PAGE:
Telemark may have dimmed in alpine’s shadow, but it never disappeared completely. I grew up using the Arlberg technique on various hills of southwestern New Hampshire in the 1950s and early ’60s. The region had a large Finnish population, and I vividly remember seeing some of the older Finns making what I now know were tele turns on WWII surplus wood skis with bear-trap cable bindings. I just thought they were old-fashioned. Ah, youth!
The modern resurgence of telemark began in the western United States in the early 1970s, as skiers sought to escape high prices ($19 lift tickets—if only!) and explore farther off-trail. At about the same time, a visionary alpine-skier-turned-Nordic-instructor named Dickie Hall saw a picture of a telemark turn in an old book at a ski lodge in Killington, Vt. He immediately went out onto a moonlit slope to try it, had an epiphany, and almost single-handedly brought tele to New England. Some of the first successful courses he taught were part of the Outdoor Education Program at AMC’s Joe Dodge Lodge in the early 1980s. The founder of the North American Telemark Organization (NATO), Hall continues to teach workshops today.
Everyone follows her own path to telemark—some earlier than others. Sarah “SJ” Johnson of the Bowdoin College Outing Club told me: “As a snowboarder, I found alpine skiers sometimes disdainful, but telemark skiers were friendly, excited to talk about their sport, and supportive of newcomers. When I found out Bowdoin offered a telemark class, I decided it was time to try something new.”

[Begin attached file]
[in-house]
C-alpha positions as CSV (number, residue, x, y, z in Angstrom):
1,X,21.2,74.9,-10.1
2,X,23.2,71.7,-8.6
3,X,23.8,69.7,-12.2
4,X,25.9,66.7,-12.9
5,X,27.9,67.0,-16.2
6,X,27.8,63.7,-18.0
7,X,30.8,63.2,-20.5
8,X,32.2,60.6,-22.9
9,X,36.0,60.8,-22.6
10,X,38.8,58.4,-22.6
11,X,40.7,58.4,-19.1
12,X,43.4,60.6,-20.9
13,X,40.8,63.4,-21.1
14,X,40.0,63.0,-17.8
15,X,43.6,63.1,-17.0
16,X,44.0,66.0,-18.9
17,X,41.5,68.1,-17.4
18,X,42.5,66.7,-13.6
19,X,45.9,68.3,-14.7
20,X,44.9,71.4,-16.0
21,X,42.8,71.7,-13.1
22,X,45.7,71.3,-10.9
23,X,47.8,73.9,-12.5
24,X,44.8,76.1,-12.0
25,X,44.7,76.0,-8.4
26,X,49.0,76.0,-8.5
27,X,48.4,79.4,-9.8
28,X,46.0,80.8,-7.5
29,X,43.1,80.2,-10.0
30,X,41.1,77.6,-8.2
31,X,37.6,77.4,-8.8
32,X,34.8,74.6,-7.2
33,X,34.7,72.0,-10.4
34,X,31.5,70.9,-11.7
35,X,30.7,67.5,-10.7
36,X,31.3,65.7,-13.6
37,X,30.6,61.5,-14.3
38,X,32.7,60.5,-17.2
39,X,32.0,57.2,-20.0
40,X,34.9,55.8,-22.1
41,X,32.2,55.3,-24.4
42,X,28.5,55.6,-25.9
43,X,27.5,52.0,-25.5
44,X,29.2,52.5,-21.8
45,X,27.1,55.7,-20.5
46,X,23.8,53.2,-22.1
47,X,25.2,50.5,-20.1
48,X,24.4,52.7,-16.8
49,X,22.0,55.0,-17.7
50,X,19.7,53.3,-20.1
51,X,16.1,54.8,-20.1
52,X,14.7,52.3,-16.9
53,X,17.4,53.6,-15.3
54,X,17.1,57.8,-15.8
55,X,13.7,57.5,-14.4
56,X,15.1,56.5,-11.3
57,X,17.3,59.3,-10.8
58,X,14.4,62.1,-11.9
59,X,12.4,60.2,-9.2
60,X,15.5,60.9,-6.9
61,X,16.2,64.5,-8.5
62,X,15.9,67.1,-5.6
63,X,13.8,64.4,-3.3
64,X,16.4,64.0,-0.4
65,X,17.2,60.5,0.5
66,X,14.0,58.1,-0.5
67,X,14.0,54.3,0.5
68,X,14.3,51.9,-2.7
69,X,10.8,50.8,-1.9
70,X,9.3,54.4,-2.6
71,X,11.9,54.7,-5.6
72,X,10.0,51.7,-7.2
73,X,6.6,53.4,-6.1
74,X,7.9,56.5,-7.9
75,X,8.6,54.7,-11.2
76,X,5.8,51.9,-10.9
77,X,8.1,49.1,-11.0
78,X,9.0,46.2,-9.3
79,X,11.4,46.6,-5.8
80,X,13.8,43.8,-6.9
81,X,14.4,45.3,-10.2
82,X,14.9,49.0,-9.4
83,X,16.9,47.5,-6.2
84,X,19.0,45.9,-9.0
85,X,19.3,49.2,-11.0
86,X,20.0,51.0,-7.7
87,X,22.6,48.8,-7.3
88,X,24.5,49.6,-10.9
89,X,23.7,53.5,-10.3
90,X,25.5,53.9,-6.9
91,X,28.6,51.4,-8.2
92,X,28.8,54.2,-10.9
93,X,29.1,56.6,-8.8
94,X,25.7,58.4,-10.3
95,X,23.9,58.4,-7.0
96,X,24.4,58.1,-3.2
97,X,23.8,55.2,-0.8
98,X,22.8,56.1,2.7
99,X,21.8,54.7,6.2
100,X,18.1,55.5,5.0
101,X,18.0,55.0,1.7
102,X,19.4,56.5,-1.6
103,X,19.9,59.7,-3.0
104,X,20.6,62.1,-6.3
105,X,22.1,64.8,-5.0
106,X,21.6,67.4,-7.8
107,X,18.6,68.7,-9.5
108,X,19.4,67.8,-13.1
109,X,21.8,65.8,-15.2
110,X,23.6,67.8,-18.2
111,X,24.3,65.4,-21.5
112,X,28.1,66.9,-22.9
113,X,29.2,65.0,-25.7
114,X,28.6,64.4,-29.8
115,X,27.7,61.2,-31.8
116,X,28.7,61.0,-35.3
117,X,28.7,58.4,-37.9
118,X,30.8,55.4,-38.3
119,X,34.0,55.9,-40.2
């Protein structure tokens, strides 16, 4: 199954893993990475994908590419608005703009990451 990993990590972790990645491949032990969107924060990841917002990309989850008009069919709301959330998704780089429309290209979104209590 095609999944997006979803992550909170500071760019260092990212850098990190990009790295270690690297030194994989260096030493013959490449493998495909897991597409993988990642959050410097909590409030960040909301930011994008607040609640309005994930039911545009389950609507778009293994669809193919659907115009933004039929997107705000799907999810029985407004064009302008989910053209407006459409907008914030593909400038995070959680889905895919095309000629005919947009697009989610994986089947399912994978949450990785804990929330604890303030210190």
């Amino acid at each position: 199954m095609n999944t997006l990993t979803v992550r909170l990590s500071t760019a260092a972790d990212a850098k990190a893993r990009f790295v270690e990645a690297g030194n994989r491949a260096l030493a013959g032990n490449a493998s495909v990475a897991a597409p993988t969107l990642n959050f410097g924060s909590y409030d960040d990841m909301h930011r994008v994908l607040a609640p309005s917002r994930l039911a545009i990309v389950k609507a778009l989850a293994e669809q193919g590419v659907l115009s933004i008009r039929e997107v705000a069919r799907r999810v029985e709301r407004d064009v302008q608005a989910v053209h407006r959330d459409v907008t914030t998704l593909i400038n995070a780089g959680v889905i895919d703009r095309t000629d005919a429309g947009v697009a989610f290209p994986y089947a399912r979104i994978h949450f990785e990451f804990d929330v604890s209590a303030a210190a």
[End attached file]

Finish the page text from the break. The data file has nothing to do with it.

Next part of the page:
As for me, I admit to being a late bloomer. In 2005, after more than 50 years on alpine skis, including decades of instructing, I decided I needed a new challenge and purchased some used tele gear. I hit the beginner slopes of nearby Pats Peak, in southern New Hampshire, and tried to teach myself to tele. Trust me: You don’t want a big mountain for your first attempt at telemark turns.
Not surprisingly, I failed. Miserably. I coined a new motto for telemarking: Free the heel, plant the face. A friend took a video of my efforts and, frankly, I look like a Three Stooges comedy routine, with the skis and poles playing Moe and Larry to my Curly. The only thing that prevented utter catastrophe? The boot-binding-ski connection on modern tele gear is solid enough you can make alpine-style parallel turns. So when I got tired of failing at telemark turns, I could just, you know, ski.
Shortly thereafter, I took a lesson from a professional telemark instructor at a major ski resort. This guy was a fanatic. If your tele turns were less than perfect or you resorted to an alpine turn to save yourself, or just to rest your weary quads, he’d react in horror. Anyone who wasn’t all tele, all the time, was headed to the lowest regions of hell. He derided the kind of uncommitted, knee-barely-bent, half-hearted turns I was most comfortable making as “fake-a-mark.” Sigh. Wasn’t this supposed to be fun?
I almost gave up after that. Not sure why I didn’t. But I persisted, scaring myself silly on beginner and intermediate trails, still making fake-a-mark or alpine turns most of the time. Occasionally, more or less by accident, I’d make a real tele turn and feel the thrill that comes when you succeed, even momentarily, at something new.